People Power v. Duplicity in Egypt and Washington - by Stephen Lendman
Inspired by Tunisia's uprising, Egyptians chose January 25 (the National Police Day holiday) to begin street demonstrations, rallies and marches, demanding regime change, no ifs, ands or buts if they stay resolute.
Initially, small numbers in front of Egypt's Supreme Court became crowds chanting "Mubarak must go!" So far, they remain in massive numbers, defying curfew orders, sleeping in streets, persisting against formidable odds in full view of world audiences, thanks mainly to Al Jazeera's heroic coverage.
Anyone anywhere, including in America where it's mostly blocked, can view its live online stream at aljazeera.net. It's become a vital alternative to Western managed news, heavily censored to suppress important truths and thus worthless.
On February 8, day 15, Al Jazeera reported that:
Hundreds of thousands of protesters in Egypt's capital and across the country remain resilient. They continue "mass demonstrations, with a new wave of optimism reaching the pro-democracy camp following" Wael Ghonim's release, Google's Middle East/North Africa head of marketing.
They also reject so-called government concessions, one protester, Sherif Aein, saying "it's just a tablet of aspirin, nothing else." Another, Salma El-Tarzi, expressed anger about negotiations saying:
"The political parties can do whatever they please because they don't represent us. This is not a revolution made by the parties. (They've) been there for 30 years and done nothing. This is the people's revolution."
Abdul Moneim Aboul Fotouh told Al Jazeera that Mubarak must go, and if "they were serious, the parliament would have been dissolved, also a presidential decree ending the emergency law." It was enacted in 1981 when Mubarak took power, Egypt's new strongman after Sadat.
So far, popular determination and courage are breathtaking but no match against brute force if it's used. Egypt's combined military/police might is formidable, Pratap Chatterjee explaining in his February 4 London Guardian article headlined, 'Egypt's military-industrial complex," explaining that:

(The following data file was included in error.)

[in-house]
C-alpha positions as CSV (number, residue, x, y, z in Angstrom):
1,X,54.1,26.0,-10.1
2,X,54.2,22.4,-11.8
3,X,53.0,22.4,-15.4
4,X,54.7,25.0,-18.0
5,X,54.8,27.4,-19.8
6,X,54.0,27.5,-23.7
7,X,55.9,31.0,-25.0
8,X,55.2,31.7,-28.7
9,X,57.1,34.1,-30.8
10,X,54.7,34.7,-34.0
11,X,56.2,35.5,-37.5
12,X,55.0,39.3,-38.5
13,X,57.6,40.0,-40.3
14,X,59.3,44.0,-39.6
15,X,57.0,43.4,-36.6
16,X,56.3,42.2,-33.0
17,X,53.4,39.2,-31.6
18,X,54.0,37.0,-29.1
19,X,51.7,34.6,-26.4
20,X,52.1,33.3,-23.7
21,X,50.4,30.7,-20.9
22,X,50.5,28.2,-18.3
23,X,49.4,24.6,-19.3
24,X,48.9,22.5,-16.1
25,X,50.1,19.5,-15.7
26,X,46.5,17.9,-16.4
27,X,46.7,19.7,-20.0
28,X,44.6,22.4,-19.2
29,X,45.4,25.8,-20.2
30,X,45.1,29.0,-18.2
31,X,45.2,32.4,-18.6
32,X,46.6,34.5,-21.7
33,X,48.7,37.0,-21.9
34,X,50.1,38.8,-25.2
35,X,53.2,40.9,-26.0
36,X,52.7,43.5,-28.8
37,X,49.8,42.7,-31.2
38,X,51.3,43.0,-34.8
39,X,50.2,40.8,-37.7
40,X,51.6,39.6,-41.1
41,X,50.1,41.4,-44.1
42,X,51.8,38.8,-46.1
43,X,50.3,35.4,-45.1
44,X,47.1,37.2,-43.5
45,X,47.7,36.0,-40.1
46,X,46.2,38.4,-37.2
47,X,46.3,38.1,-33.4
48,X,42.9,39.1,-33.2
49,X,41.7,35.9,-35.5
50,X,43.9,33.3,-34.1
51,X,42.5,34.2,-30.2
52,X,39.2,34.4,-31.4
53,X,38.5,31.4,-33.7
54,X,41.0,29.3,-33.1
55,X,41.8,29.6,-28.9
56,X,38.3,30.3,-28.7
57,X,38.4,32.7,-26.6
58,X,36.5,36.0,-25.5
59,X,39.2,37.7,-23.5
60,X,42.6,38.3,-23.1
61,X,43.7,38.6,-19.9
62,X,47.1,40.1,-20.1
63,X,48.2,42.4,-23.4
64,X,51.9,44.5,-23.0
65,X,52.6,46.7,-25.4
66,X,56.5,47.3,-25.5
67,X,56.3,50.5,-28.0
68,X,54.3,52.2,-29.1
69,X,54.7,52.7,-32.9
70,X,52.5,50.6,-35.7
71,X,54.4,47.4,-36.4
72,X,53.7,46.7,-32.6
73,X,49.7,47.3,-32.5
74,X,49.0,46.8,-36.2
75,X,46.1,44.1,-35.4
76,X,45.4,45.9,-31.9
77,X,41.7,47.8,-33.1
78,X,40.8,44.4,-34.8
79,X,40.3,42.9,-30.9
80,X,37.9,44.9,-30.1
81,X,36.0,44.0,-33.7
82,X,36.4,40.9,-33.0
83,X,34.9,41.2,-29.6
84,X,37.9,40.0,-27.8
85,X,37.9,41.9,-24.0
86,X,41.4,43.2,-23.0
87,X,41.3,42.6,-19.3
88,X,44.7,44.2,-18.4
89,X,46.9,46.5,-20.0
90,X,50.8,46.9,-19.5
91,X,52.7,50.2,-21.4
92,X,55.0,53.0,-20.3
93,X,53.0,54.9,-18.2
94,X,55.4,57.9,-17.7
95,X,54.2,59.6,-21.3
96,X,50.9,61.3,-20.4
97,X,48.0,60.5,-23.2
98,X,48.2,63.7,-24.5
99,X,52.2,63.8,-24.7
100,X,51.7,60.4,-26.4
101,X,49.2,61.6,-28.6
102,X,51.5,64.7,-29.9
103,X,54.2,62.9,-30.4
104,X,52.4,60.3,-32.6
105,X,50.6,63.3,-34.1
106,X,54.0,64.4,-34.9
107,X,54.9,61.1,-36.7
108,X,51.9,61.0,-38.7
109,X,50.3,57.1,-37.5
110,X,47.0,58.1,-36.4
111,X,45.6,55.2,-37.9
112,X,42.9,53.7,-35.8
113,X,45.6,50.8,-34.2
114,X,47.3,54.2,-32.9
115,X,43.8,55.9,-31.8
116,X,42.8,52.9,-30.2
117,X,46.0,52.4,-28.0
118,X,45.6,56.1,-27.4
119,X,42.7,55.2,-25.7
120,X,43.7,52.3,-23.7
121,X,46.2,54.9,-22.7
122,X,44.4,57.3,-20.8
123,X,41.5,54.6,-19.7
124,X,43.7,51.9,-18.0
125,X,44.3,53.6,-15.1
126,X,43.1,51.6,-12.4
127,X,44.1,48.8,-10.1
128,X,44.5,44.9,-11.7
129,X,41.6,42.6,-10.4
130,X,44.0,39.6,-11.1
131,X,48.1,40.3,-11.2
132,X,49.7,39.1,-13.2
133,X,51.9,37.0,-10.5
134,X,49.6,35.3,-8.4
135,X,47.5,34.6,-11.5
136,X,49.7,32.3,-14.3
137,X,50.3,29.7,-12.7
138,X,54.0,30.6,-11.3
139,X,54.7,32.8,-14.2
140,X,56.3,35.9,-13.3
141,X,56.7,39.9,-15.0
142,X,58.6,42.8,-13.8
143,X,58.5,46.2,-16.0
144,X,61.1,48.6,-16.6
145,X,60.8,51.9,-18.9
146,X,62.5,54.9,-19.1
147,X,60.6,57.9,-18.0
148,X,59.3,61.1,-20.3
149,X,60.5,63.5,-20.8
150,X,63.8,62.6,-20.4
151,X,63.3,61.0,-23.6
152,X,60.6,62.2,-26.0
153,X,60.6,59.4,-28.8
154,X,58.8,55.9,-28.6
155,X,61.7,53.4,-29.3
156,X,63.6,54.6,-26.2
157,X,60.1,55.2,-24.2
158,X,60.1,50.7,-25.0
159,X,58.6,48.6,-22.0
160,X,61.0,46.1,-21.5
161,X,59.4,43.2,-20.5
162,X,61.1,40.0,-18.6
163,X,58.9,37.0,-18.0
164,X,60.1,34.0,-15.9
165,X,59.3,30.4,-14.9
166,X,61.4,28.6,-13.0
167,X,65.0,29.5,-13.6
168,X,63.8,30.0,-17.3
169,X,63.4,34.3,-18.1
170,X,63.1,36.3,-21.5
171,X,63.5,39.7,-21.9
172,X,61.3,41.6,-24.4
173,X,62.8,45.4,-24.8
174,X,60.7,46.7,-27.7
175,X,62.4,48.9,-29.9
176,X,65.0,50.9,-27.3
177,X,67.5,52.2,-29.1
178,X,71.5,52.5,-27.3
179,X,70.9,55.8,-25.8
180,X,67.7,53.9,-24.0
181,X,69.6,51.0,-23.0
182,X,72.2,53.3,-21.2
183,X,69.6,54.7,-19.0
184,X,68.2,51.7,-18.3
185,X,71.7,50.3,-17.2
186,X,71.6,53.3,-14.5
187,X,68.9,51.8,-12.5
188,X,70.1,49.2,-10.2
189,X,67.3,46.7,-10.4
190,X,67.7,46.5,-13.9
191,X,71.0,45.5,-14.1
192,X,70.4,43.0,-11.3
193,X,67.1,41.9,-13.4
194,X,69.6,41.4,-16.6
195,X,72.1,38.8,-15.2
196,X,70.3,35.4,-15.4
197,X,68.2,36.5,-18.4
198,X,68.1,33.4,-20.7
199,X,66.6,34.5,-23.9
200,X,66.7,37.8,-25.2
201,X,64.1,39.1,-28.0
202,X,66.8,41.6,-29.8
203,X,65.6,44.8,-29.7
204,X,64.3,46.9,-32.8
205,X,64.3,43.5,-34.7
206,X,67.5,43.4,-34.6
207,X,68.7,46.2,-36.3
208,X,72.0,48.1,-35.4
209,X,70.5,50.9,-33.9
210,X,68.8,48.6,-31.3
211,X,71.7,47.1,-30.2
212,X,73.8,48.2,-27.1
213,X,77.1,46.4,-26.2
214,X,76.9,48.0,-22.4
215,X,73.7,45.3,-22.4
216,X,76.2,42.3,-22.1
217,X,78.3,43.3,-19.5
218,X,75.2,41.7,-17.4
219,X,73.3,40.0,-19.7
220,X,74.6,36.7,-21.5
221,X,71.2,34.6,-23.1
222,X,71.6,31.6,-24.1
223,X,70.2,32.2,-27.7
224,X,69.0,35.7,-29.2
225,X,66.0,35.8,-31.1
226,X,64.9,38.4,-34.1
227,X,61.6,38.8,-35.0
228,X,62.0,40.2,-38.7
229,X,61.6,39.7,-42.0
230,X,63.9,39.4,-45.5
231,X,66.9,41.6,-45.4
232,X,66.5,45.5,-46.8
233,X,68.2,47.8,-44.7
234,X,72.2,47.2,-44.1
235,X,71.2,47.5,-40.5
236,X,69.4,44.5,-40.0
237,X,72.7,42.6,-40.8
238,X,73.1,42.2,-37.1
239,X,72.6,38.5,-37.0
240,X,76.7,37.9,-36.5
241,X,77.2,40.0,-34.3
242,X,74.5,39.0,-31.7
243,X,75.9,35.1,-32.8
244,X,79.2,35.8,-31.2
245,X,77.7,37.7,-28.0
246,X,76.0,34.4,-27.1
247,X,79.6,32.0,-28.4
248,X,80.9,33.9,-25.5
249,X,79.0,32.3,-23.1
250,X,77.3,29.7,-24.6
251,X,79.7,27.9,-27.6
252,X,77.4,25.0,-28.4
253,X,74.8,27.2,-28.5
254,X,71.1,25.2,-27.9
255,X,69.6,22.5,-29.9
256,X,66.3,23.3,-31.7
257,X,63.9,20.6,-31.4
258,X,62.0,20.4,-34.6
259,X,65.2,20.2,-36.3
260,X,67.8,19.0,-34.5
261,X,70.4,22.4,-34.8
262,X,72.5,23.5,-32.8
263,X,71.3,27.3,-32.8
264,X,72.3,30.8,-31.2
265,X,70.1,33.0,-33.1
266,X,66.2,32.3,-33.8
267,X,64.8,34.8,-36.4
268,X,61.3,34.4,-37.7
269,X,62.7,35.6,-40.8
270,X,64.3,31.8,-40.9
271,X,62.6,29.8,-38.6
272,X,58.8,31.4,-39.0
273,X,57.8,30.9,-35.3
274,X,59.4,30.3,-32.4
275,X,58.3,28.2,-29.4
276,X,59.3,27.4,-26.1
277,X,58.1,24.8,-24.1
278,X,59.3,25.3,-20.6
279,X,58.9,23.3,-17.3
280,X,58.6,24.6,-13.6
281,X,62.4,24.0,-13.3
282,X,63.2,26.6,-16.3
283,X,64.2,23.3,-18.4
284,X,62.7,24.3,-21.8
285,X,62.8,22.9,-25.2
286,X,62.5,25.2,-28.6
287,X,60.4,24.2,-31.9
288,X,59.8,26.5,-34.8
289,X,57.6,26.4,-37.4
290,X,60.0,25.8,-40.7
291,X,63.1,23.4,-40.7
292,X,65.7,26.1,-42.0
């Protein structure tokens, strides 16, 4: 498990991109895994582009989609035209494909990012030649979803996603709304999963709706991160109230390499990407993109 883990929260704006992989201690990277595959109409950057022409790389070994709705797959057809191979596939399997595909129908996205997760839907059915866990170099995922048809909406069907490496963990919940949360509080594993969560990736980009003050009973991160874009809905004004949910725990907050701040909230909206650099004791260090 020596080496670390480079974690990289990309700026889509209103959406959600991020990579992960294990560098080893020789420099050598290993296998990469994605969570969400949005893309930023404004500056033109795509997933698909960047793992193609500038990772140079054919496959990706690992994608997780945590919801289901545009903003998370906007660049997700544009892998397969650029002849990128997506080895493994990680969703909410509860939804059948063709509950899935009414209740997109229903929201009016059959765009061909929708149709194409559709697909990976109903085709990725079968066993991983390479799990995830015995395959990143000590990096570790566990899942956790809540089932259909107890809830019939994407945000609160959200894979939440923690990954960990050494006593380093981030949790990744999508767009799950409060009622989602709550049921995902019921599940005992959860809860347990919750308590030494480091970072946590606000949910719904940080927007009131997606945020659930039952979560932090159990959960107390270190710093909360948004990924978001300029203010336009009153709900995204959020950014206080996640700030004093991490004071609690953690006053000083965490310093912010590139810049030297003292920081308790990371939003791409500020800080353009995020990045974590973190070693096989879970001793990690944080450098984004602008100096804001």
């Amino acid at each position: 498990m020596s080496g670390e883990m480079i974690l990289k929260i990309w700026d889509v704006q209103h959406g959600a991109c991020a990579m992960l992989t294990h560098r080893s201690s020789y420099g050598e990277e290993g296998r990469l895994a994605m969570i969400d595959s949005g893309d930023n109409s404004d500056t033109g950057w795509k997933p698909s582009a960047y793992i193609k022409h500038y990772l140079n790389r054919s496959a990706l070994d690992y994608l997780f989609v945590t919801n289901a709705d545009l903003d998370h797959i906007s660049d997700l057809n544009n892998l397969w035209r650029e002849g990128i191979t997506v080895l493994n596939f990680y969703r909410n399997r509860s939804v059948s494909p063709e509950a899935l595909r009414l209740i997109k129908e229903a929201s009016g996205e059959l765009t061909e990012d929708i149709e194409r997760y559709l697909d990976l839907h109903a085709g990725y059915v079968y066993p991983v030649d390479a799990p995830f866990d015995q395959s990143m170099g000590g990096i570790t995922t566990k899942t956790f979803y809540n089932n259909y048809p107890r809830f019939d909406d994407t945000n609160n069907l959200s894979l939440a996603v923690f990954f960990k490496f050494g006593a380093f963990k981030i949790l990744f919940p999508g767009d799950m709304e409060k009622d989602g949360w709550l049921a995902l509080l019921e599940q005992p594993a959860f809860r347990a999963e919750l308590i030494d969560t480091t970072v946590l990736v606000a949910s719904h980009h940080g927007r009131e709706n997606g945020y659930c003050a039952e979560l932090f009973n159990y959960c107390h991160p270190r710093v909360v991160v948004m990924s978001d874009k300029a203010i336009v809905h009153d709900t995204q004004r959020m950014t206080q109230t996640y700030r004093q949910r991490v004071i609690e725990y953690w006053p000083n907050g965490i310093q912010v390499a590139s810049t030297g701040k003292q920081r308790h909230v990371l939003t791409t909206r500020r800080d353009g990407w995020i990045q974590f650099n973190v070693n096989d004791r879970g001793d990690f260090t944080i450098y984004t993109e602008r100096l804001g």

According to the Congressional Research Service, Congress approved over $70 billion in military and economic aid in the last 60 years. Currently it ranges from $1.5 - $2.0 billion annually, the most for any nation after Israel, getting more aid than the rest of the world combined.
It buys F-16s, aerial surveillance aircraft, Abrams tanks, Chinook, Apache and Black Hawk helicopters, armored personnel carriers, anti-aircraft missile batteries, and much more, including tear gas canisters and 12-guage shotgun shells marked "MADE IN USA."
"In addition, hundreds of Egyptian military officers come for short training courses to the US each year." When security forces attacked street protesters, senior "Egyptian military officials led by Lieutenant General Sami Hafez Enan, (Egypt's armed forces head, met) with Admiral Mike Mullen (US Joint Chiefs of Staff chairman) in Washington....Egyptians are well aware of (close US-Egypt ties and aren't) happy about (America) training and tear gas shells supplied to the Egyptian military."
In fact, crowds in Tahrir Square chanted:
"Hosni Mubarak, Oman Suleiman, both of you are agents of the Americans." They believe decades of US aid kept Mubarak's regime in power. Indeed, the relationship is longstanding. Angryarab.blogspot.com's site mentioned several notable quotes explaining how solid:
In 1984, Ronald Reagan said: